88 Keys, Many Languages, One Proud Name
By JAMES BARRON
© New York Times
Published: October 6, 2003
y mid-June, the timetable for Steinway concert grand No. K0862 was clear. In the fall it would become a musical instrument. But first it would become a piece of furniture.
Before installing the 12,000 parts that would make No. K0862 a piano — strings, hammers, keys and the like — Steinway workers would have to turn the laminated rim they had bent in March into a case. They would install wooden braces trimmed according to trellislike patterns kept on a nail on a wall of the Steinway & Sons factory in Queens. They would drill holes in places a pianist would never see.
Then, on a rainy Wednesday in July, No. K0862 would lose its unfinished, wood-shop look. In less than 20 minutes it would be sprayed with shiny black lacquer by a man whose previous job was to paint cars in an auto body shop. ("This," the lacquerer, Joseph Klimas, said, "has better benefits.")
His are among the 900 hands at the factory — hands that are working on No. K0862, shaping its character, its personality. For Steinways are still largely handmade in a factory of men (and the company's work force is overwhelmingly male) who carry on traditions that go back more than 100 years.
Steinway wraps itself in its history: its high-ceilinged showroom in Manhattan has outsized paintings of the 19th-century matinee-idol pianist Ignace Paderewski, whose coast-to-coast concert tour helped make Steinway a household name, and busts of Franz Liszt and Sergei Rachmaninoff.
At the factory, though, the workers seem refreshingly unburdened by the weight of Steinway's past. They are focused on the piece of wood in front of them at any given moment and are not especially talkative — "It's a job," more than one replied when asked whether he liked working there.
That may be what they say inside the factory between 7:30 and 4. "The payback is not in here," said Gino Romano, who was hired in 1964 and now, at 64, is Steinway's most senior supervisor. "The payback is outside, when you get the celebrity treatment for building a Steinway, when you meet somebody for the first time and they ooh and ahh: `You build Steinways? Wow.' You're automatically put on a higher level, and you go, `I didn't realize I was that notable.' "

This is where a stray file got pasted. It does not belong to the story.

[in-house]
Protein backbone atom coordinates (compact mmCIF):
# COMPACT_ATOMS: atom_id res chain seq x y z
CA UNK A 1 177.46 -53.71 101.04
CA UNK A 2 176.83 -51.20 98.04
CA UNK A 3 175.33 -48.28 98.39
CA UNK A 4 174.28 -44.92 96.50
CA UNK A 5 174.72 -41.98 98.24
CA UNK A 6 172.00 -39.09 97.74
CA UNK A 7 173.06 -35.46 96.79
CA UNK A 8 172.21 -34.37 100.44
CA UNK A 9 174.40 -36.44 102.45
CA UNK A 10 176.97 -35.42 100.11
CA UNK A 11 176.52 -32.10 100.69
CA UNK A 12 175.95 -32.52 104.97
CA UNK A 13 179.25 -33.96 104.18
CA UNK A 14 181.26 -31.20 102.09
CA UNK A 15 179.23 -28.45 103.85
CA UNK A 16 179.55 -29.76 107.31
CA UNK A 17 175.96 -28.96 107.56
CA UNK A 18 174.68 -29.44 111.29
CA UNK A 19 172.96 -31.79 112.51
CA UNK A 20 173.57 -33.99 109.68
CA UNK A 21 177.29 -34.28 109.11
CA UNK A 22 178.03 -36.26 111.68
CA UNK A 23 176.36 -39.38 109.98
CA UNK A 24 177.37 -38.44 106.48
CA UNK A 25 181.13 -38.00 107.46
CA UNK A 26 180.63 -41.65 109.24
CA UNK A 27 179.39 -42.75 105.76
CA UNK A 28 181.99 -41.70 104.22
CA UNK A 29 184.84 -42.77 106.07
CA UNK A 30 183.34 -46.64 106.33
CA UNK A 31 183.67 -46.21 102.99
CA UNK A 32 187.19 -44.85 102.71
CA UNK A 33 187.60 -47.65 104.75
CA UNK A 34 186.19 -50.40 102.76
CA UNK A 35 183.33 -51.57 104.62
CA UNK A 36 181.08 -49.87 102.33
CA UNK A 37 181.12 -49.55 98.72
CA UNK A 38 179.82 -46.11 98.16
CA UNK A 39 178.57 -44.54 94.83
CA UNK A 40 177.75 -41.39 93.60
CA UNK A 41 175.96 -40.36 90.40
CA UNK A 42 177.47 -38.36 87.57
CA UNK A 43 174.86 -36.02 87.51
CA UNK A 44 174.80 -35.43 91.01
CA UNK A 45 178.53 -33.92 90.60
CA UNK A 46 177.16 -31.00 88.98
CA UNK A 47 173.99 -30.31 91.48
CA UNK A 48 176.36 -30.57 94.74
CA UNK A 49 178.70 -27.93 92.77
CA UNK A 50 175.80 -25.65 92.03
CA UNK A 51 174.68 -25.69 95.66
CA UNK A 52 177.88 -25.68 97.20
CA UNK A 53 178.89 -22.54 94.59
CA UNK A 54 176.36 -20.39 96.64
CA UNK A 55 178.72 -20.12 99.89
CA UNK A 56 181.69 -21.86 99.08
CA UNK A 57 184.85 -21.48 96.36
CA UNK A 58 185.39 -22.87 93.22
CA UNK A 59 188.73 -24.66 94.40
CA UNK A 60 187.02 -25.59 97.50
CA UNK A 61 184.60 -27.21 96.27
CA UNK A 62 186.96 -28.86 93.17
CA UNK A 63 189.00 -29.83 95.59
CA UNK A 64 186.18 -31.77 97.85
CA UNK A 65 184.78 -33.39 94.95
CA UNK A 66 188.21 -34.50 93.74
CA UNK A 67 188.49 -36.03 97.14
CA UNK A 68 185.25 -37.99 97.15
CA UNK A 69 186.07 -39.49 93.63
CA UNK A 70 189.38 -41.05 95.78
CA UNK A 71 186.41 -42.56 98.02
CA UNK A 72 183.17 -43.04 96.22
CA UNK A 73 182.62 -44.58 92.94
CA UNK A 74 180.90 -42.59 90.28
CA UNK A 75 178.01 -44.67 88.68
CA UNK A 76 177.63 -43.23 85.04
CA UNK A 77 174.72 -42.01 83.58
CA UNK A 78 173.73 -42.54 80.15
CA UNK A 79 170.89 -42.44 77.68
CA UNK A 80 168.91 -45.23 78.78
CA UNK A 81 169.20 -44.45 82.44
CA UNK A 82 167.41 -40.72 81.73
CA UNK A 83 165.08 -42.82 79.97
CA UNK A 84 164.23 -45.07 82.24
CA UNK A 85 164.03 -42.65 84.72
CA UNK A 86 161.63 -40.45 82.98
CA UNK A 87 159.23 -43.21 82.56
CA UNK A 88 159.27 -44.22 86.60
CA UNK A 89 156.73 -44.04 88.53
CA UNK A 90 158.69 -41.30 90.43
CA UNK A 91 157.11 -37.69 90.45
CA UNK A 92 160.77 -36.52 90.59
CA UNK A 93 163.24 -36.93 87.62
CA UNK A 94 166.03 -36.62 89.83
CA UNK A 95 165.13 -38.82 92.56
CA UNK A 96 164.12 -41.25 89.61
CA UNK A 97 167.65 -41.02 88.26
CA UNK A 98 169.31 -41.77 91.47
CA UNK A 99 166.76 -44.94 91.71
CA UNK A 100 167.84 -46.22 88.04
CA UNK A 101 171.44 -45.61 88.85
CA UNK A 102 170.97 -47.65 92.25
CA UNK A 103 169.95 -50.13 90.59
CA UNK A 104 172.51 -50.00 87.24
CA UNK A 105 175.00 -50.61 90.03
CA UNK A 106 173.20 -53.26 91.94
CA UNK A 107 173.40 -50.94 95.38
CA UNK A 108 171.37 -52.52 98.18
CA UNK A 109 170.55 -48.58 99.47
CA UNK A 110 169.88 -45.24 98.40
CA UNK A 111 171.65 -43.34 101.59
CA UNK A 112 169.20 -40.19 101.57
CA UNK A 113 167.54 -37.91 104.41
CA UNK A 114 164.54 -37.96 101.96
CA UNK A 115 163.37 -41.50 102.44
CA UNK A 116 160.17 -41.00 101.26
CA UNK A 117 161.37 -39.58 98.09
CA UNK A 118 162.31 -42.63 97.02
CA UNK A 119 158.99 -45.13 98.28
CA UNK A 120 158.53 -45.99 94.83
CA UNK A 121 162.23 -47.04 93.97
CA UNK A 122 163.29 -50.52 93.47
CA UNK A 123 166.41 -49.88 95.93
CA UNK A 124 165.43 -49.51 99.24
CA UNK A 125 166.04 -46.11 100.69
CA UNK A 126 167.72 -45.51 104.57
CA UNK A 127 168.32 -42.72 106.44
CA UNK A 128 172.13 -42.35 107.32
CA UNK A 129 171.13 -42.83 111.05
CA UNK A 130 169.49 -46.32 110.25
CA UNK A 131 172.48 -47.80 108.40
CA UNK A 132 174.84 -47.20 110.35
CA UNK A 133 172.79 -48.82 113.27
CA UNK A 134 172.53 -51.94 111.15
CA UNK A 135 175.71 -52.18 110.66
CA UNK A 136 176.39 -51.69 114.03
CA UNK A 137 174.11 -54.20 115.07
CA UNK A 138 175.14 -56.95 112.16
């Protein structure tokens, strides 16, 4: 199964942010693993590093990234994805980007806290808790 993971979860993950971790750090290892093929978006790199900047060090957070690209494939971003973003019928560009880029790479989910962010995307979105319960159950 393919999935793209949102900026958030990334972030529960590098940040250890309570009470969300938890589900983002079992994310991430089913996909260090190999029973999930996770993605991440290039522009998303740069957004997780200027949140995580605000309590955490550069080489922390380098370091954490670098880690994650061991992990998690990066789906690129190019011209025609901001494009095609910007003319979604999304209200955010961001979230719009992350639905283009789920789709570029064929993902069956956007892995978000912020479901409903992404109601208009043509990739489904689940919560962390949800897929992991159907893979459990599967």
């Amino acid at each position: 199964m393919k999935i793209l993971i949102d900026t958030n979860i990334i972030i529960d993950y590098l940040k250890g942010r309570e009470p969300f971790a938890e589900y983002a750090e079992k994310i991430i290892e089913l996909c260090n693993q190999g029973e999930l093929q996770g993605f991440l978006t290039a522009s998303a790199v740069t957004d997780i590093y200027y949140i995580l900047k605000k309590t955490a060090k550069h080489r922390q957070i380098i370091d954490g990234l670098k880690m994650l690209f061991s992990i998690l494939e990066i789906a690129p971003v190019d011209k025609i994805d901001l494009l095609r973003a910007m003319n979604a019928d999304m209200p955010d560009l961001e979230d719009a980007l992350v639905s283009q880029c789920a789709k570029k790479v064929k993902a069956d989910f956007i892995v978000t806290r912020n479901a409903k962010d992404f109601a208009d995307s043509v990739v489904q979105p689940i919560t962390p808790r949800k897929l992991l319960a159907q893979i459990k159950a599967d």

Inside the factory, they do their jobs the way Steinway workers always have. The factory has been modernized in recent years, but No. K0862 is being built according to designs Steinway patented decades ago. "That's our foundation," Mr. Romano said.
One of Steinway's many traditions is an oral one: instructions are handed down in a variety of languages, with English often second to German, Italian, Spanish or, lately, Serbian. That is because Steinway's work force has changed along with New York.
For generations after its founding in 1853, Steinway hired German, Austrian, Irish and Italian immigrants. By the 1980's, job applications reflected the influx of immigrants from Haiti and the Dominican Republican. Haitians now account for the largest single group of immigrants at the factory, 17 percent of the work force. Dominicans make up 4 percent.
The city's immigration patterns changed again in the 1990's, and so did Steinway's. The company hired refugees from the war in Yugoslavia — Serbian, Bosnian and Croatian immigrants — who now make up about 7 percent of the work force.
"We had Serbs in some parts of the factory and Croats in others," said Michael A. Anesta, the personnel director. "At the height of the conflict, we had fund-raising going on on one floor and clothing and food collections going on on another floor for the opposite sides, and still made pianos every day." (There were some arguments at lunchtime, he said, but no blows.)
The quality control inspector who will check No. K0862 after it is finished grew up in Belarus. There is talk around the factory that he once worked with Lee Harvey Oswald. Not so, said the inspector, Sam Sheykman, 65 — he and Oswald did have jobs at the same factory in Minsk, making cabinets for radios and televisions, but at different times. The Rest of the Story